June 7, 2012 / 12:35 AM / 7 years ago

California governor shrugs off tobacco tax defeat

SAN FRANCISCO (Reuters) - California Governor Jerry Brown said on Wednesday the defeat of a measure proposing a tobacco tax increase in the state’s primary election is not a bad sign for the tax measure he aims to put on the November ballot.

California Governor Jerry Brown (C) talks with the crowd prior to the opening of a new visitors' center at the Golden Gate Bridge in San Francisco, California May 25, 2012. REUTERS/Robert Galbraith

The Democratic governor told the San Francisco Chronicle the narrow defeat of the measure on Tuesday reflects how its campaign was simply outspent on advertising by its opponents.

Proposition 29 would have added a $1 tax to a pack of cigarettes to raise revenue for medical research into tobacco-related diseases and programs to prevent tobacco use.

A barrage of negative television advertising was unloaded on the measure recent weeks and analysts said that steadily eroded support for it.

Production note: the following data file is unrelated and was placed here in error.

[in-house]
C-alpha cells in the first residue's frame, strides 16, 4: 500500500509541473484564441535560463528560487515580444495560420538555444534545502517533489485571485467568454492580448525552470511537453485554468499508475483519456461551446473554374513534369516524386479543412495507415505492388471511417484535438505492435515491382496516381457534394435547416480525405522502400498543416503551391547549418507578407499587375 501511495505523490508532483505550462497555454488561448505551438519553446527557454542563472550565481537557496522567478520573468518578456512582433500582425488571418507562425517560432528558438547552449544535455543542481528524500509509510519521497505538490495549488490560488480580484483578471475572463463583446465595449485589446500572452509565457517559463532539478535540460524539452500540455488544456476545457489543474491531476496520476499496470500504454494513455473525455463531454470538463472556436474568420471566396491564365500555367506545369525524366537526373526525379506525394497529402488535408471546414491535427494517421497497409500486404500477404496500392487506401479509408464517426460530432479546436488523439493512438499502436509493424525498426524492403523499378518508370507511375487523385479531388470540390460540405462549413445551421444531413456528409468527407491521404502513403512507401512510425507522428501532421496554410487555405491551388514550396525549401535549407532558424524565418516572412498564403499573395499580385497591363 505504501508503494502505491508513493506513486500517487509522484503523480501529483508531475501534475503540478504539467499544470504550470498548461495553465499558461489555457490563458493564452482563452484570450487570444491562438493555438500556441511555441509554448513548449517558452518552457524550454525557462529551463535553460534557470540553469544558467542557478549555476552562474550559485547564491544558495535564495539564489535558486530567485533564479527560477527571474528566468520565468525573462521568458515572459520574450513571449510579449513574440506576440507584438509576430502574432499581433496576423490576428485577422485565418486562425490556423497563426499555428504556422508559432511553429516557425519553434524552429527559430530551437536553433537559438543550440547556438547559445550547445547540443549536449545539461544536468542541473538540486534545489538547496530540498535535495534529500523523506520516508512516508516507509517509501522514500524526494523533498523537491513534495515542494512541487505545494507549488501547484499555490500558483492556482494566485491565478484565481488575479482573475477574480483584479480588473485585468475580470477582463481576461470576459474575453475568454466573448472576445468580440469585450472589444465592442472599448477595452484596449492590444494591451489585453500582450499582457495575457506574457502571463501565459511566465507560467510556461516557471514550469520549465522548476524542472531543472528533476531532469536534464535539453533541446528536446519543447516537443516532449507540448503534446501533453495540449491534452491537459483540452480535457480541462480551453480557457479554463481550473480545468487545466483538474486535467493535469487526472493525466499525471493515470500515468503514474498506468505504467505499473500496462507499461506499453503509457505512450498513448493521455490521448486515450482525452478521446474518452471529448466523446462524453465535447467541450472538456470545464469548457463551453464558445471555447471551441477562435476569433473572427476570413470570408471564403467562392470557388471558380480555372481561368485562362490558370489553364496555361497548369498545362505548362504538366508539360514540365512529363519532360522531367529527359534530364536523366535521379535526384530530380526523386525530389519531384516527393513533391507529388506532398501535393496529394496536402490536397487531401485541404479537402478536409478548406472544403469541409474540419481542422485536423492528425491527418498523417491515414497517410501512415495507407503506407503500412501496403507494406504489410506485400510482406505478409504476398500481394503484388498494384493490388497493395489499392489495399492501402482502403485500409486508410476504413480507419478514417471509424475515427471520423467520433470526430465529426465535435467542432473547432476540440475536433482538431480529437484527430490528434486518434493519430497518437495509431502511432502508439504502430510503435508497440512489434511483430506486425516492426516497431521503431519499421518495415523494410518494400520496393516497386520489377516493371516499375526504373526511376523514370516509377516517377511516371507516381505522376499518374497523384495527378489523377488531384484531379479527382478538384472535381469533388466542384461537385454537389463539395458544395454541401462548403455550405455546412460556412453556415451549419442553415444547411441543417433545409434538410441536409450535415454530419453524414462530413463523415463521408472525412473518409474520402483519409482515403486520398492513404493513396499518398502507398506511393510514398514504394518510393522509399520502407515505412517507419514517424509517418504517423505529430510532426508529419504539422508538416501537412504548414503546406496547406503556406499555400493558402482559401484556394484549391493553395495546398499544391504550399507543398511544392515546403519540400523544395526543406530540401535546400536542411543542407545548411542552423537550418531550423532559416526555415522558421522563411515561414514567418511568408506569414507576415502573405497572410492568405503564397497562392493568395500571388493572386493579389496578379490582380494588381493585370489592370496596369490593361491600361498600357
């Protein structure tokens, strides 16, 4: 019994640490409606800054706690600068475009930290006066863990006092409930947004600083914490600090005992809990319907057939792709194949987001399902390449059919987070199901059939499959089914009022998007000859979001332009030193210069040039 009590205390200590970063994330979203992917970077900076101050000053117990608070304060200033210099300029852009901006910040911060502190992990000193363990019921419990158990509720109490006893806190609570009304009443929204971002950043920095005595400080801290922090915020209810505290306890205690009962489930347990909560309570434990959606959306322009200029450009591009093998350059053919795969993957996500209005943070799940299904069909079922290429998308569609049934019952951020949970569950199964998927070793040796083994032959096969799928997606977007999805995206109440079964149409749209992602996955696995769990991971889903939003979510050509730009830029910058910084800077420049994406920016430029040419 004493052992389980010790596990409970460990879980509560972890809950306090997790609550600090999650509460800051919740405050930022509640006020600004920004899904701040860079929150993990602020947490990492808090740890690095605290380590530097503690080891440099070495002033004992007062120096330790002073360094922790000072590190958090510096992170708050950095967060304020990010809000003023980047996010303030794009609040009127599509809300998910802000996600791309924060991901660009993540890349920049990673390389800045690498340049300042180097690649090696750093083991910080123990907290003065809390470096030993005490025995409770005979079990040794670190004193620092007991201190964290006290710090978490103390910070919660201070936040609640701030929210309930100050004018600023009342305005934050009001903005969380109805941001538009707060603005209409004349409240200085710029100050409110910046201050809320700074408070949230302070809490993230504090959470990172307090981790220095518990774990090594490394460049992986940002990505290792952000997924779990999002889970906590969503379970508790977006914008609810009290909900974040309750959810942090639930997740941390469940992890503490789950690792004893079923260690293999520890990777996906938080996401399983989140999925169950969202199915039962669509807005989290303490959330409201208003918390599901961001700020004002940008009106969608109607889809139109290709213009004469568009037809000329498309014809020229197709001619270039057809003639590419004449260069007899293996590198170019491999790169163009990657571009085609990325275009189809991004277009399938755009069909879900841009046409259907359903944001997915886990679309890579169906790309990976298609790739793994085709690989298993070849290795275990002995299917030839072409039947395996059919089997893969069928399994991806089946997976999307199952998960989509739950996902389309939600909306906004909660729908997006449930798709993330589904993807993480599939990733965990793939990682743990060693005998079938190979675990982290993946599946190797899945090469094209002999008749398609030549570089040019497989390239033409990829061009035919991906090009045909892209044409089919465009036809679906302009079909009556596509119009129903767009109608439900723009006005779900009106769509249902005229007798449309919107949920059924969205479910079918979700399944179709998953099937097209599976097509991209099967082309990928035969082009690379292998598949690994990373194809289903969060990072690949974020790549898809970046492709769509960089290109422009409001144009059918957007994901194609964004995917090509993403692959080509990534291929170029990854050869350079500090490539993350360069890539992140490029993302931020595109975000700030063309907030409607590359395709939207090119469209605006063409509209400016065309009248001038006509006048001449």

Opponents, led by tobacco companies, raised nearly $47 million to combat the measure. Its supporters, including the American Cancer Society and cycling champion and cancer survivor Lance Armstrong, raised just over $12 million, according to nonpartisan research group MapLight.

According to California’s secretary of state, 50.8 percent of voters rejected Proposition 29 while 49.2 percent were in favor.

“To me, it’s kind of a no-brainer that, you know, we do more investing on our great research. But I don’t think it says anything about November,” Brown told the Chronicle in a filmed interview posted on the newspaper’s website.

Brown aims to put a measure on the November ballot that proposes increasing the state’s sales tax and tax rates on wealthy taxpayers to raise revenue to help fill a state budget gap he projects at $15.7 billion.

To narrow the shortfall, Brown last month proposed cutting state employee pay and spending on health and social programs.

If voters reject tax increases in November, Brown has said an additional $6.1 billion in spending, including $5.5 billion in spending on schools and community colleges, will need to be cut later this year.

Reporting By Jim Christie; Editing by Eric Walsh

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